Stephen Lang was reportedly brought to tears by James Cameron’s script for Avatar 5, suggesting the finale could do what the original couldn’t: create a lasting emotional connection with audiences. In 2009, Avatar rocketed its way to all manner of box office records, including becoming the highest-grossing film of all time — Cameron’s second film to achieve that milestone. But over a decade since its release, Avatar has been reevaluated in some circles as an effects-driven, largely forgettable blockbuster, unable to engender the emotional connection Cameron achieved with moviegoers seeing Titanic. If Lang’s reaction portends that of audiences in 2028 when the fifth installment is set to arrive, the film can do what its progenitor couldn’t — provided the other Avatar sequels don’t get in the way.
After waiting years for available film technology to catch up to his vision, James Cameron’s Avatar capitalized on cutting-edge 3D and performance capture techniques to introduce audiences to the world of Pandora. The sci-fi epic plots an environmentalist narrative akin to Dances with Wolves, and was criticized for playing into “white savior” tropes, but praised for its effects innovations. Such praise, combined with the record-breaking revenues the film took in, spurred Cameron to expand upon the world of the Na’vi, preparing conceptual material for four sequels. After myriad delays, it stands to wonder whether the full five-film arc will make it to theaters, but if it does, Avatar 5 has the chance to do something special.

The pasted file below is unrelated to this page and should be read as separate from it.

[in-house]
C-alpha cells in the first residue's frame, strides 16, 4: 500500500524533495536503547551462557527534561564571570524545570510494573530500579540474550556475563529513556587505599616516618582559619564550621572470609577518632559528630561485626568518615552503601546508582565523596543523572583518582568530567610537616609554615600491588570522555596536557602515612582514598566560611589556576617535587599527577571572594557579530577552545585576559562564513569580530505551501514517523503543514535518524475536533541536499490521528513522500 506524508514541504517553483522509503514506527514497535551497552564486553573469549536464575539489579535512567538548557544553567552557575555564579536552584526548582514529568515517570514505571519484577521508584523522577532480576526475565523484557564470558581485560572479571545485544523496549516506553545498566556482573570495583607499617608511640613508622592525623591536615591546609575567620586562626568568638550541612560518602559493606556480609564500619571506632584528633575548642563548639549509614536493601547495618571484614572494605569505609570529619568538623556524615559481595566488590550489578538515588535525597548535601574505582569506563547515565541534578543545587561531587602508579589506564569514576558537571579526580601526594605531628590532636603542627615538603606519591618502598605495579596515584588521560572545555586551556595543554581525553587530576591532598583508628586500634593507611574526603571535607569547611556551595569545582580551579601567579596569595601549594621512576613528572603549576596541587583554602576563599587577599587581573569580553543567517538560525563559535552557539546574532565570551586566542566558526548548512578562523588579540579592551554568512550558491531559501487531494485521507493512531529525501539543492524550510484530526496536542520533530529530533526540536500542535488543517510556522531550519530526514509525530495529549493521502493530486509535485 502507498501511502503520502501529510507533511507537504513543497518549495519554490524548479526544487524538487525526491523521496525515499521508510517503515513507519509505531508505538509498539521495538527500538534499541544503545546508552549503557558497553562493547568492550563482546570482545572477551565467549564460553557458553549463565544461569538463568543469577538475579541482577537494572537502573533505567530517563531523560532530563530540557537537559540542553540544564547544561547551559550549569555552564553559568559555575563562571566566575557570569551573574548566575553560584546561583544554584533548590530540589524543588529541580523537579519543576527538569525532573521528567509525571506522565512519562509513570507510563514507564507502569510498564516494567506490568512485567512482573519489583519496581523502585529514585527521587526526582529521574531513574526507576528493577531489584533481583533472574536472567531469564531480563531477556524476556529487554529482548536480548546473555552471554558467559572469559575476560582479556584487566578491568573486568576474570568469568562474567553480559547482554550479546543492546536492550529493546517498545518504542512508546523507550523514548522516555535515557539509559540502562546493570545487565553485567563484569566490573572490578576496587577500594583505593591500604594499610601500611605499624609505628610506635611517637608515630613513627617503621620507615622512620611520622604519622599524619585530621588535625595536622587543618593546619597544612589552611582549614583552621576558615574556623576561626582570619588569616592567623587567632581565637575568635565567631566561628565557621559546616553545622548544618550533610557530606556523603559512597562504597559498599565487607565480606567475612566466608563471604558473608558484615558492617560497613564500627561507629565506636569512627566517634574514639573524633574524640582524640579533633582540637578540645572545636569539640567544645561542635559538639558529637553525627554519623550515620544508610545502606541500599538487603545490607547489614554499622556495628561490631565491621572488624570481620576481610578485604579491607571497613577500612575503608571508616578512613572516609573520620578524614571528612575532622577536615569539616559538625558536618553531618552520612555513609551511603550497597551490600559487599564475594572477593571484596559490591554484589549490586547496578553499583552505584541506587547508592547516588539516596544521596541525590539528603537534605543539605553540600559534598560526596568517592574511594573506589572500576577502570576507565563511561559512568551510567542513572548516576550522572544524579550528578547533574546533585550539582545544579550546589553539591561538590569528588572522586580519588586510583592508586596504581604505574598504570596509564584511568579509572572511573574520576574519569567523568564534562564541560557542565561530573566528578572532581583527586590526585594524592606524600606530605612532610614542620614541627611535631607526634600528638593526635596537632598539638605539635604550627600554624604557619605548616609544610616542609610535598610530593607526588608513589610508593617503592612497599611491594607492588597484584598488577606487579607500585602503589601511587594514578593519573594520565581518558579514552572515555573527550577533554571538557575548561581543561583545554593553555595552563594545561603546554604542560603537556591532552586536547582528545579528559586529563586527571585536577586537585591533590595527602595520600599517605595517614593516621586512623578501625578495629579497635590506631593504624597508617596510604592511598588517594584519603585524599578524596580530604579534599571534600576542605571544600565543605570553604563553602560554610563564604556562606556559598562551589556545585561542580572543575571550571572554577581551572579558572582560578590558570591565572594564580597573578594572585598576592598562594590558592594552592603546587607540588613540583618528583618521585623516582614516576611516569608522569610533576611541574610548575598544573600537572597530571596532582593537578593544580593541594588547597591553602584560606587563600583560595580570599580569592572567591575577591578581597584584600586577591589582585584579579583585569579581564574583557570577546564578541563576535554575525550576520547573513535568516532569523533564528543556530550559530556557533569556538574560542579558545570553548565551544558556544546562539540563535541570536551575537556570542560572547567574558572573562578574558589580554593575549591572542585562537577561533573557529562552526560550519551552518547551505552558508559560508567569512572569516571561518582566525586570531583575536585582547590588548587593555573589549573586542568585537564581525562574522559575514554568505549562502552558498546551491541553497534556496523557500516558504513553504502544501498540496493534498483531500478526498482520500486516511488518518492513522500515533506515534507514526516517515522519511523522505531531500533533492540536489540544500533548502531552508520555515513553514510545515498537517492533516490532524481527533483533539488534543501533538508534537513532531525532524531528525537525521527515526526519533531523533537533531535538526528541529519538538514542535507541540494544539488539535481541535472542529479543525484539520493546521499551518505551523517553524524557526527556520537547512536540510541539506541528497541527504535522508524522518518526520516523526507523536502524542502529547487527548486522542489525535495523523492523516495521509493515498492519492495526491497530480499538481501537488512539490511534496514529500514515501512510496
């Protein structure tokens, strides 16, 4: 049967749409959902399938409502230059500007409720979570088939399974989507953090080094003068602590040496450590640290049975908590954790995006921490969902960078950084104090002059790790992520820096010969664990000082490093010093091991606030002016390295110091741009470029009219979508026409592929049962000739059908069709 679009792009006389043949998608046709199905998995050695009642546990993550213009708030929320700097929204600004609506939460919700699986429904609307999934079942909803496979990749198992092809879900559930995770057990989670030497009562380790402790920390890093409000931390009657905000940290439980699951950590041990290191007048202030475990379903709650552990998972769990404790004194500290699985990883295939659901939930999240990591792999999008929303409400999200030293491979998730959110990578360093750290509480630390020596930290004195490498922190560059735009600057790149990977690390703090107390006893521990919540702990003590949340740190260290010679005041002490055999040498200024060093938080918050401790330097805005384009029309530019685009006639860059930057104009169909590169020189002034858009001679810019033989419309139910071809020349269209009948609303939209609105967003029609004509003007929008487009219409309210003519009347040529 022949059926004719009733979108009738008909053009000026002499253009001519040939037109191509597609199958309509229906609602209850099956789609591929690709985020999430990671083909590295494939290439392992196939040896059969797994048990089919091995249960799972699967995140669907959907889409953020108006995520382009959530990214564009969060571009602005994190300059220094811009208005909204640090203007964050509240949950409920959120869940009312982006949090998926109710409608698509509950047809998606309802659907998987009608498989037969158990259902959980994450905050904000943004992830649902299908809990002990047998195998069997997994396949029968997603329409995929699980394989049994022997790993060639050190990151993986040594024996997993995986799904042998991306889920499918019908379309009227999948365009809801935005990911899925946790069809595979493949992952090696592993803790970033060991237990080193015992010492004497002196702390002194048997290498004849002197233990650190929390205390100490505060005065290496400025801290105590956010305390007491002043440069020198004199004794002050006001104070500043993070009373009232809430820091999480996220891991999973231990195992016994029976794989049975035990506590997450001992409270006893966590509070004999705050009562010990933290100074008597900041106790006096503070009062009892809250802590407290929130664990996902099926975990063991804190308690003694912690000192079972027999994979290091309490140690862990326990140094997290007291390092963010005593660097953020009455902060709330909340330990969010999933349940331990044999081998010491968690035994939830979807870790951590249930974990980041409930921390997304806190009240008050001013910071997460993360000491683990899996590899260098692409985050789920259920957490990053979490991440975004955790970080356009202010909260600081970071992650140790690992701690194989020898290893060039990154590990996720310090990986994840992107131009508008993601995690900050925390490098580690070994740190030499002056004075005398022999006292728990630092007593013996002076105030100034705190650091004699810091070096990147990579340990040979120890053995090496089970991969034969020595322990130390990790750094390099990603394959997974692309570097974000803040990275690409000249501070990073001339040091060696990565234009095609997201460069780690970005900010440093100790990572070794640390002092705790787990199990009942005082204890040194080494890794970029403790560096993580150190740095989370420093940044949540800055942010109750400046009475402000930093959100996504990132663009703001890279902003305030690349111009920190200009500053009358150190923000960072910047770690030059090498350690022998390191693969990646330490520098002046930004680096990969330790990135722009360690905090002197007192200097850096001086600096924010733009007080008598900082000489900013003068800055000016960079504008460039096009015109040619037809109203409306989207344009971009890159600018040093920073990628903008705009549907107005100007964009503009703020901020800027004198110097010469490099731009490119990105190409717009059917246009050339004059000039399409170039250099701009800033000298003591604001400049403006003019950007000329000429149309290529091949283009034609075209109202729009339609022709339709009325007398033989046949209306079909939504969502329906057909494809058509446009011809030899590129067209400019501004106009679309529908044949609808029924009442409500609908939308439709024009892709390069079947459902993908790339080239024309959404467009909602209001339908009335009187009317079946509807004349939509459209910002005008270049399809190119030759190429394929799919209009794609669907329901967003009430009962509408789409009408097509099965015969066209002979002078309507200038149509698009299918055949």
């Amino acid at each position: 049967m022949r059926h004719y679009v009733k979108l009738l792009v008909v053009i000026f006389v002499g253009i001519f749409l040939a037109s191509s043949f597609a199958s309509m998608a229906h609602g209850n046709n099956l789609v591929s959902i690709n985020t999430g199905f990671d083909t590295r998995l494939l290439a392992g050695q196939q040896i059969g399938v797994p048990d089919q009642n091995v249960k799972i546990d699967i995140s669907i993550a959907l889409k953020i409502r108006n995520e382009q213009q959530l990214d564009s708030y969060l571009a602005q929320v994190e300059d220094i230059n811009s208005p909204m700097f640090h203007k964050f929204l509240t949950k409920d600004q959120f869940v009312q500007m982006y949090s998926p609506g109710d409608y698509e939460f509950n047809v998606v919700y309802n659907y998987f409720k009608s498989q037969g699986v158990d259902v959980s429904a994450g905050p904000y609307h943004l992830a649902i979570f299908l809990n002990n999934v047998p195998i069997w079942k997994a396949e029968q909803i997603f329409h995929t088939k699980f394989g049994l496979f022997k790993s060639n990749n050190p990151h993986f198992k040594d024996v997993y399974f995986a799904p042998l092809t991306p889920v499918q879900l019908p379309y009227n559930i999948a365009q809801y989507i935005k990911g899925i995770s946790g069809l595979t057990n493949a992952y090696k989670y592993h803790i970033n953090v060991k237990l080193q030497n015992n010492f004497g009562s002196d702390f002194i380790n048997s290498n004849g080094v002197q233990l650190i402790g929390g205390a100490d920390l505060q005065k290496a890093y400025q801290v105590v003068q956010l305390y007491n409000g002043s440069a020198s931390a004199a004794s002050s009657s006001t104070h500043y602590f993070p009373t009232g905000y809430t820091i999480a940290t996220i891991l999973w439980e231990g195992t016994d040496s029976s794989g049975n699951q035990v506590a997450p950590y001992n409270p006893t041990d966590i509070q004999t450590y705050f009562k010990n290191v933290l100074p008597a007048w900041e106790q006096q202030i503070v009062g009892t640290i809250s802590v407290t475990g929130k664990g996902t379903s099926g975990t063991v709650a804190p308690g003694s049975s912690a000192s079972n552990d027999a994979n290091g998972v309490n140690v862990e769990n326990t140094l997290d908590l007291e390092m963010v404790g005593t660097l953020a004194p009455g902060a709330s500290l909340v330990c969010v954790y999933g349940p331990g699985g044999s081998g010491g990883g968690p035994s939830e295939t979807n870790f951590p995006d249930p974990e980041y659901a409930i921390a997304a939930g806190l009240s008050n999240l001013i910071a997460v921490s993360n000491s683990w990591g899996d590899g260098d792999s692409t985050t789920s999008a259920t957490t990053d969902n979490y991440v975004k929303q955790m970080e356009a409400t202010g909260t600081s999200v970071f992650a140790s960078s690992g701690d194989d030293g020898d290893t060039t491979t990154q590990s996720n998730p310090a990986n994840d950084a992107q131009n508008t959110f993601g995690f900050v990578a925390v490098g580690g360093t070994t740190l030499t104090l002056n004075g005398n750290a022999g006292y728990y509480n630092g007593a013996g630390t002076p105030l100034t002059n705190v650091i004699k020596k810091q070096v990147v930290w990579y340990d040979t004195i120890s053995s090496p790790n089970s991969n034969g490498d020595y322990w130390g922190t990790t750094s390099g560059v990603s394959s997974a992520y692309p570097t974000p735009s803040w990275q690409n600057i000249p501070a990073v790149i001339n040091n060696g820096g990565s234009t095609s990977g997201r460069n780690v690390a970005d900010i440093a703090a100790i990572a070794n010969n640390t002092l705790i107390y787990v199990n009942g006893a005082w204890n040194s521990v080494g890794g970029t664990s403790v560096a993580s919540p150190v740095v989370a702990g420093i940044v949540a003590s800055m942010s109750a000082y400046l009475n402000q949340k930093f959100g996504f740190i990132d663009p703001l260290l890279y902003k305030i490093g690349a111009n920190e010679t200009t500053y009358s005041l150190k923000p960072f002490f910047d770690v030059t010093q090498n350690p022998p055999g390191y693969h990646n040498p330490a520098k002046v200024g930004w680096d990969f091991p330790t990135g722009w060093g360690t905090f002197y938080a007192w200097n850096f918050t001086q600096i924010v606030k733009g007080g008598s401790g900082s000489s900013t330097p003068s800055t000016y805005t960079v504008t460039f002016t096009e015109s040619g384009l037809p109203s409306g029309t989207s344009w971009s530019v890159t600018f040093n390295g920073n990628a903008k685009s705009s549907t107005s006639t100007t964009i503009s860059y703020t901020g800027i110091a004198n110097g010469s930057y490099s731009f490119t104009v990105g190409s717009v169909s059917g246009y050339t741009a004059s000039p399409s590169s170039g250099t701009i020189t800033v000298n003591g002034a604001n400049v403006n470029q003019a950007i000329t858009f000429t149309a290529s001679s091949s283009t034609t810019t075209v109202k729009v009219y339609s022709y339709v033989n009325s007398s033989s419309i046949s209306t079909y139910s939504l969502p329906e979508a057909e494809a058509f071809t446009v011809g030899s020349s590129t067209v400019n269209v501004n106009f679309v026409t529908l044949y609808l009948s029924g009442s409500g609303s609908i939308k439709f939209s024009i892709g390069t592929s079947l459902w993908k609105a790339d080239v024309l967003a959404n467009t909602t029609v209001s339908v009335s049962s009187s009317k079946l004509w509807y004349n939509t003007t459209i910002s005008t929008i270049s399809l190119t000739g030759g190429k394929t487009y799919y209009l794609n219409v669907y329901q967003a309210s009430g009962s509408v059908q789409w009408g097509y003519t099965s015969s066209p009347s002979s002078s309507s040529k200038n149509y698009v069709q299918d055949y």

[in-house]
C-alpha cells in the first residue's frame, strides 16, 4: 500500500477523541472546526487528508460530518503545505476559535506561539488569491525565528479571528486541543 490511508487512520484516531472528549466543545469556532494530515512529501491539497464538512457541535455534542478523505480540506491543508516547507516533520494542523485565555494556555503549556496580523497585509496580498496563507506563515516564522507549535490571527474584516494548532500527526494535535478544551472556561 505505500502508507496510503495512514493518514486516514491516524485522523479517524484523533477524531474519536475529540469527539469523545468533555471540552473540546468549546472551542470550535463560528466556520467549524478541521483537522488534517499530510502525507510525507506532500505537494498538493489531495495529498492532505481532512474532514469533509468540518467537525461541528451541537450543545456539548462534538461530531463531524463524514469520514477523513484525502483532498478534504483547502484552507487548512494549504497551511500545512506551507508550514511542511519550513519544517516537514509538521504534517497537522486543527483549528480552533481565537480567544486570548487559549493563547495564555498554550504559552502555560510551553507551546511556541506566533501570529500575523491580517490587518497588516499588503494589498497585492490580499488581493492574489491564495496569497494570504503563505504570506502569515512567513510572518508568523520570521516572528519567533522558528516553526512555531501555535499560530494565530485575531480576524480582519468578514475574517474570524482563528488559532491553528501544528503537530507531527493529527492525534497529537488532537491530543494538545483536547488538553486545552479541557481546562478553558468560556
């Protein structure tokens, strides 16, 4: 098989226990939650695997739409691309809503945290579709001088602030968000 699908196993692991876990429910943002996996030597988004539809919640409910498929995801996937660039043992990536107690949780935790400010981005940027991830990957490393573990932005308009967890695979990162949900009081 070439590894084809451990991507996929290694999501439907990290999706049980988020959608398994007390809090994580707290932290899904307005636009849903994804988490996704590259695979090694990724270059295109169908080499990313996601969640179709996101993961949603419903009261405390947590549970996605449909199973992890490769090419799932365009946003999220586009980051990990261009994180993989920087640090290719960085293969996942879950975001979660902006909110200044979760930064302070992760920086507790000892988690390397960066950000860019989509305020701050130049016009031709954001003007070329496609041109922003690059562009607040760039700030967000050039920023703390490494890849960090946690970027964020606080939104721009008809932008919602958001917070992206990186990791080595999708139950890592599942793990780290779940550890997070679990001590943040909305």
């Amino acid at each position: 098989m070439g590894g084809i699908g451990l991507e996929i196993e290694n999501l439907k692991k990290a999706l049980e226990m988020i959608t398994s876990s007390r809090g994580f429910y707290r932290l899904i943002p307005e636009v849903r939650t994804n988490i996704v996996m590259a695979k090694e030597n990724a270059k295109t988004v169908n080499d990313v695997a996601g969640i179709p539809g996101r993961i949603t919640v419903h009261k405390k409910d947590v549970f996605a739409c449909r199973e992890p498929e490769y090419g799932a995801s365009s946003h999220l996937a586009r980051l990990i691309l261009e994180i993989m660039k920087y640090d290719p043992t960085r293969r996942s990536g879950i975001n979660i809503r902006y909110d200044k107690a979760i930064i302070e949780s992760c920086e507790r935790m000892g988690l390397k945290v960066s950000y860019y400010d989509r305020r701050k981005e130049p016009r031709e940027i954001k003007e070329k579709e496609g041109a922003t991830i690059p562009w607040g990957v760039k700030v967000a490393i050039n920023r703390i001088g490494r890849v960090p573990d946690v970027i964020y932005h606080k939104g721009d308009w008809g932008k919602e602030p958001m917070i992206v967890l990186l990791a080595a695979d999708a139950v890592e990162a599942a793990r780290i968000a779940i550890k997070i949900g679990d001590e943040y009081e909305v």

The chief criticism of the Avatar franchise currently focuses on plot and character. Audiences in recent years bemoan not remembering much of the film’s content — its characters and story — instead, recalling the visual set pieces if anything at all. Cameron’s sequels present an opportunity to change that metatextual narrative. The script for Avatar 5 had Stephen Lang, the Colonel in Avatar, reportedly in tears. In an interview with Collider, he remarked on the ways in which it satisfyingly concluded a multi-film arc, describing the story as “original” and “beautiful.” If Avatar 5 has the same effect on audiences as its script did on Lang, it can avoid the first’s Achilles heel, while helping to redefine the franchise’s image in the minds of critics.
Perhaps Avatar faces such scrutiny because of Cameron’s past successes. Titanic, the film which Avatar eclipsed for the highest-grossing title, has seen its reputation improve over the years, in no small part because of how Cameron balanced the sensational effects and action set pieces with deftly executed melodrama. The staying power of Jack and Rose as a memorable pair of characters far outshines any such grouping from Avatar, including the lead duo of Jake and Neytiri.
But Cameron’s track record with sequels is among the best in the business. He has continued — and arguably improved — such stalwart franchises as Alien and Terminator with second installments that remain true to the originals while offering an innovative and compelling take on the material. Unlike Aliens, Cameron’s Avatar sequels will build upon his own original work, more similar to Terminator 2: Judgement Day. If he’s able to keep the momentum up through all four sequels, he’ll have the opportunity to stick the landing for his planned five-film collection of self-contained narratives with a unifying throughline.
If Stephen Lang is to be believed, James Cameron knows what he’s doing by taking on such a massive endeavor as four sequels to 2009’s Avatar. And if any director knows how to reckon with large-scale franchise work, it’s Cameron — a veteran of several sci-fi world-expanding projects. It remains to be seen whether the risks he’s taken on Avatar 5 will pay off. With the stage adaptation, Toruk — The First Flight, and the theme park attraction Pandora — The World of Avatar, Cameron has proved he’s committed to the Avatar franchise. He certainly has the industry clout and financial backing to muscle through as many sequels as his heart desires. And Lang’s reaction is evidence to suggest he’ll come out on top in the end yet again.